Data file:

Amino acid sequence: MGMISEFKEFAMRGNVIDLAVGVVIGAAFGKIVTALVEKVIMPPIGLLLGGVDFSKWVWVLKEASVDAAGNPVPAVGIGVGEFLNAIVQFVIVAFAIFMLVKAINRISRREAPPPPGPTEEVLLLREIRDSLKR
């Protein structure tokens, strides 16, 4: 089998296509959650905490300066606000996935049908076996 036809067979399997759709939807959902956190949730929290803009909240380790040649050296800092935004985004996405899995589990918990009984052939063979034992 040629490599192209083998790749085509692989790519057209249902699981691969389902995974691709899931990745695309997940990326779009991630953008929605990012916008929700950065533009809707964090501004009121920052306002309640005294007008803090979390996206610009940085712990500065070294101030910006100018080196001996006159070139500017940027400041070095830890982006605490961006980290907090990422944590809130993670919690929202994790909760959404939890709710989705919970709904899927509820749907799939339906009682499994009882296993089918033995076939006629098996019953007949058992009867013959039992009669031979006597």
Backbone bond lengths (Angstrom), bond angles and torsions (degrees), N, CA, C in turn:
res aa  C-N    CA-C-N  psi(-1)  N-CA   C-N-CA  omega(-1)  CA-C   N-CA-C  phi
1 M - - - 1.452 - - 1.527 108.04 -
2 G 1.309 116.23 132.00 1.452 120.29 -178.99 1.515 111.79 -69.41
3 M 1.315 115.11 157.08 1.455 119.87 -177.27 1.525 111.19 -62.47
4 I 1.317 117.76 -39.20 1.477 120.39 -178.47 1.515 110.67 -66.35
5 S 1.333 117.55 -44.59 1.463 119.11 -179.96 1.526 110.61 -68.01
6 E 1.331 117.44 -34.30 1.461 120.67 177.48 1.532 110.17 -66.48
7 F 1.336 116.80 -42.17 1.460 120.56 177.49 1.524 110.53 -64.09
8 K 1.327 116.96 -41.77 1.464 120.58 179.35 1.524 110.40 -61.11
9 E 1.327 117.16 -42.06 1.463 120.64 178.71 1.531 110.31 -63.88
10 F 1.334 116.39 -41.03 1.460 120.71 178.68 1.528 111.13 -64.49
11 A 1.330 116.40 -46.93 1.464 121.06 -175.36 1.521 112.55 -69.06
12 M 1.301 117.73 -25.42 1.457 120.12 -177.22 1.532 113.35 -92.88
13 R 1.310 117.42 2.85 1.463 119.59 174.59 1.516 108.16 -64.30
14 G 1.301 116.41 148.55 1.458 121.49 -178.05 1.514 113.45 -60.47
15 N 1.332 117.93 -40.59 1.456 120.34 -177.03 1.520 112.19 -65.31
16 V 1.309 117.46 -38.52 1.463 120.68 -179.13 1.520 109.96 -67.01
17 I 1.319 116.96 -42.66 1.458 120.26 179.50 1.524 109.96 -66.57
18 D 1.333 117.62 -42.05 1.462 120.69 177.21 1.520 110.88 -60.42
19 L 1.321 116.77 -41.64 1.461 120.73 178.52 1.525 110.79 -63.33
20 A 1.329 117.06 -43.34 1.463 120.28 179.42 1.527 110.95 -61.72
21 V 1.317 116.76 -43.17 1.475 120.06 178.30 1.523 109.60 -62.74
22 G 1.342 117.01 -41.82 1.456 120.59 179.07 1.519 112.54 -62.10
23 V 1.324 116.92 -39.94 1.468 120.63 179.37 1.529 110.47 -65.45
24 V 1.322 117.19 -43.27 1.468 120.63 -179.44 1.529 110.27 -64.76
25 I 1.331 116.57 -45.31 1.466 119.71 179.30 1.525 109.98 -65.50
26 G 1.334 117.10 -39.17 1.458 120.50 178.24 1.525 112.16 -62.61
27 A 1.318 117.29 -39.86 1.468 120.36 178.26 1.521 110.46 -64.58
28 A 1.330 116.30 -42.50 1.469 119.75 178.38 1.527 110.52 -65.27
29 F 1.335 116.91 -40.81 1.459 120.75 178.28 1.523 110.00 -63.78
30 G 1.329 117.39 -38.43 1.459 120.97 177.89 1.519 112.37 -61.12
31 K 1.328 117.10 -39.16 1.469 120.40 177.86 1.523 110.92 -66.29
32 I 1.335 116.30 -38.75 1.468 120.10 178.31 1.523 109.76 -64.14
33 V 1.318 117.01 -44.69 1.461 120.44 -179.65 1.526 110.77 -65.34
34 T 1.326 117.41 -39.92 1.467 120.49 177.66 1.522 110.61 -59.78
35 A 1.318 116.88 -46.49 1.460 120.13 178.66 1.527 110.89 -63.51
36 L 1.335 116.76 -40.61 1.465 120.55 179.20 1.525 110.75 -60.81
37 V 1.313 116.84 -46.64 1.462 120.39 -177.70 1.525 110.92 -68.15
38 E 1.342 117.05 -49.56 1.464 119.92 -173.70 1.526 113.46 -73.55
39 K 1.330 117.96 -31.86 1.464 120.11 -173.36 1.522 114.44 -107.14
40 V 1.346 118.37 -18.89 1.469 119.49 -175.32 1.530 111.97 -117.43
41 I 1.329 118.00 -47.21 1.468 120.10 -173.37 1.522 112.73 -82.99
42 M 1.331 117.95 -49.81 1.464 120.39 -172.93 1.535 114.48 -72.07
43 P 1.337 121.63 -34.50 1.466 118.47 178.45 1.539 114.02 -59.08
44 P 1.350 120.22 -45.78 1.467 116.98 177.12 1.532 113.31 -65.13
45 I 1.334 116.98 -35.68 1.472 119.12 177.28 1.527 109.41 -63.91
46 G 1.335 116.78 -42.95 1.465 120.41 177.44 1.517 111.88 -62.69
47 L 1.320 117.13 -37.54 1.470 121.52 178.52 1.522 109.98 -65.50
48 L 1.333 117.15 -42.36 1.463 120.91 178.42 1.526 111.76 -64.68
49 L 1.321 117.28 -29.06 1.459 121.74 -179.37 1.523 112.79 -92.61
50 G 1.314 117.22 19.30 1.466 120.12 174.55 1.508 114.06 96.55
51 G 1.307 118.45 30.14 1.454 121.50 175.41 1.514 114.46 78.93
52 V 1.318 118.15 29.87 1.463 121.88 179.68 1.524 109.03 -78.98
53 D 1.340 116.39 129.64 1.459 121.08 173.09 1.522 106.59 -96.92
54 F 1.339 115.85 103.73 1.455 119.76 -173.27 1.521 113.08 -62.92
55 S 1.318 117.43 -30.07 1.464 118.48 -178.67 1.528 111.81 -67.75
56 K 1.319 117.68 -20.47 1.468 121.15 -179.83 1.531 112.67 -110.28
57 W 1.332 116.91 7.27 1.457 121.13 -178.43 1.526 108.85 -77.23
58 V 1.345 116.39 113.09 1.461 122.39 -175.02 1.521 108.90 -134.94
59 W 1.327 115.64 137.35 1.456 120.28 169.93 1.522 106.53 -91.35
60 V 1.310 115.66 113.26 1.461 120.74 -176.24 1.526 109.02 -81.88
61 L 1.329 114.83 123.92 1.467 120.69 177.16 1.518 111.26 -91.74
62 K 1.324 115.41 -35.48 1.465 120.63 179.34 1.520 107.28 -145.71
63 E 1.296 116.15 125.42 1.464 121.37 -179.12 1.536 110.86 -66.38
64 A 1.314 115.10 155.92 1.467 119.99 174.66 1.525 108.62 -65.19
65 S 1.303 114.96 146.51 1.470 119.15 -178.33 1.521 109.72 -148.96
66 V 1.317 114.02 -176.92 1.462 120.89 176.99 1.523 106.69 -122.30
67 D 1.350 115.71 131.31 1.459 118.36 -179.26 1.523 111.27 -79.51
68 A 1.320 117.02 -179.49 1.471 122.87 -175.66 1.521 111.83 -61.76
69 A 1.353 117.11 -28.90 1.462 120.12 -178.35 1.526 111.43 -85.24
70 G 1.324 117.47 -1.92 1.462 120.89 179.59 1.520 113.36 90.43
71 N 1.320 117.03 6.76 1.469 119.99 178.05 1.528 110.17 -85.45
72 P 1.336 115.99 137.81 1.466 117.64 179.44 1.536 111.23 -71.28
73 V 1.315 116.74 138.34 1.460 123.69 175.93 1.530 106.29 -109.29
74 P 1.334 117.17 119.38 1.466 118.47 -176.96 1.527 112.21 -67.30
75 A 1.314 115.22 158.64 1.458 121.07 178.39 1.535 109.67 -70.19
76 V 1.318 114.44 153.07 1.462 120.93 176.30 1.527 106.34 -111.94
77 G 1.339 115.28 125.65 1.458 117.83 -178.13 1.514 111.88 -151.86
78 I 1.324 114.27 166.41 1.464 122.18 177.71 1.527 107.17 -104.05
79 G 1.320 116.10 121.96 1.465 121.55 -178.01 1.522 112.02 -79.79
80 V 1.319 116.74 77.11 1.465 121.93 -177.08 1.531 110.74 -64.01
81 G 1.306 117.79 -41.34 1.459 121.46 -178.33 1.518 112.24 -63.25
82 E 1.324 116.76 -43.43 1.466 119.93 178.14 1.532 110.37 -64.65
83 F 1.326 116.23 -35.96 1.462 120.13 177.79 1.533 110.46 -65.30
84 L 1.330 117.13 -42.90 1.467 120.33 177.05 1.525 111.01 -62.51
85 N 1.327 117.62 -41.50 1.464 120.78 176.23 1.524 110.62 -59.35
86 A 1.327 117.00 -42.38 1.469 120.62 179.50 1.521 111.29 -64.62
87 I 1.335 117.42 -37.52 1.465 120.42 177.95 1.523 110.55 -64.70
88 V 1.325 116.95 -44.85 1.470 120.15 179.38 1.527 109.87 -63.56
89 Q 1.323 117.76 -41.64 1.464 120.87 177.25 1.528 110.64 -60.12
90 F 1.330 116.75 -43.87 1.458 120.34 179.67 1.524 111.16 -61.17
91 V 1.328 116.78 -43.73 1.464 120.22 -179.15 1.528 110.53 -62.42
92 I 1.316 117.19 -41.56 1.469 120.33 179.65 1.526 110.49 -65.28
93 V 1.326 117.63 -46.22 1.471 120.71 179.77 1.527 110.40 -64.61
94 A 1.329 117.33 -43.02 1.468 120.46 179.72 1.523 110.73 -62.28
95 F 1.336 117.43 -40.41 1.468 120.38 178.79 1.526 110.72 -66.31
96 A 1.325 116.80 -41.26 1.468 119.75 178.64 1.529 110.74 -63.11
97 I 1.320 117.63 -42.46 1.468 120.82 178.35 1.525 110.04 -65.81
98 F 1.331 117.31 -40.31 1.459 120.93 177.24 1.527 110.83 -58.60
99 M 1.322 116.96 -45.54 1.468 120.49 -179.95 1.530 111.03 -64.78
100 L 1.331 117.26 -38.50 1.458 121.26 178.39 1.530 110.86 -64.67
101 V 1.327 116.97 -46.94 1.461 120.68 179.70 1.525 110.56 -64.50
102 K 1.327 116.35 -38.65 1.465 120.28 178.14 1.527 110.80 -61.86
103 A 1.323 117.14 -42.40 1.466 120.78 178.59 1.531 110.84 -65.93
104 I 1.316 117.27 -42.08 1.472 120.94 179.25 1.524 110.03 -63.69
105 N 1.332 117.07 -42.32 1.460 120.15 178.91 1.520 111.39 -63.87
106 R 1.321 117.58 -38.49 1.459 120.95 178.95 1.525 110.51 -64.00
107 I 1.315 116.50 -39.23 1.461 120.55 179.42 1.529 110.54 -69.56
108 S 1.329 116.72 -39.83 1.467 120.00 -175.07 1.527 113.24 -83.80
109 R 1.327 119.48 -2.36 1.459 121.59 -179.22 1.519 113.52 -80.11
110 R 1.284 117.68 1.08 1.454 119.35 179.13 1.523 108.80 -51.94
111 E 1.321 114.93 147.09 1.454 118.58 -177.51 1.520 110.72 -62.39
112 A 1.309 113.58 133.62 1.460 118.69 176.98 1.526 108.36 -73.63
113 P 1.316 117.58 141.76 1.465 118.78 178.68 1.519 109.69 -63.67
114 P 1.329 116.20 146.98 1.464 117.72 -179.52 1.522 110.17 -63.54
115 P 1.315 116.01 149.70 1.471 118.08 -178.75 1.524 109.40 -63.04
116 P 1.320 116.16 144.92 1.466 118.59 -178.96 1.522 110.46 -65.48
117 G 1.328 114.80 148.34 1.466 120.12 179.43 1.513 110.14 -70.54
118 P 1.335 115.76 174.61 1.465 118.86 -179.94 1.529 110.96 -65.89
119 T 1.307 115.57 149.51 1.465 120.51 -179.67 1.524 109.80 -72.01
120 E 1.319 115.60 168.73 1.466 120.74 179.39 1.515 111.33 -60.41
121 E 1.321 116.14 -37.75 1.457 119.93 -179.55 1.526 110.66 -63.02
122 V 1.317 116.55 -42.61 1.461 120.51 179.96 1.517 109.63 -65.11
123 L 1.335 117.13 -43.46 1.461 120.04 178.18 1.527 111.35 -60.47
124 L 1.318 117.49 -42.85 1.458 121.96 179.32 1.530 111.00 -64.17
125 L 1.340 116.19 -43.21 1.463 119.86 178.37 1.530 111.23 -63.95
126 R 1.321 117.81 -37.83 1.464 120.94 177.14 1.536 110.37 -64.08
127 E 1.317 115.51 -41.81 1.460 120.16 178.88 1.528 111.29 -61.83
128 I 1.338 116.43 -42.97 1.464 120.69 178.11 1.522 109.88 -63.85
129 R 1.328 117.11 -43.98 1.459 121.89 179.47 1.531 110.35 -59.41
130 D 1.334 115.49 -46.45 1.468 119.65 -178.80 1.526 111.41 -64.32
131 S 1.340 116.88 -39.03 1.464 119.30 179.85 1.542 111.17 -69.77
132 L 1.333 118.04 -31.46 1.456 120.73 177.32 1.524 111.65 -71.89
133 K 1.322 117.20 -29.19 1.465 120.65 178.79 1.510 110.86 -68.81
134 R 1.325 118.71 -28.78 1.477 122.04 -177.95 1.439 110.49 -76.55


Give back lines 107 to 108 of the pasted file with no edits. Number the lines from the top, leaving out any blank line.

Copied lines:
103 A 1.323 117.14 -42.40 1.466 120.78 178.59 1.531 110.84 -65.93
104 I 1.316 117.27 -42.08 1.472 120.94 179.25 1.524 110.03 -63.69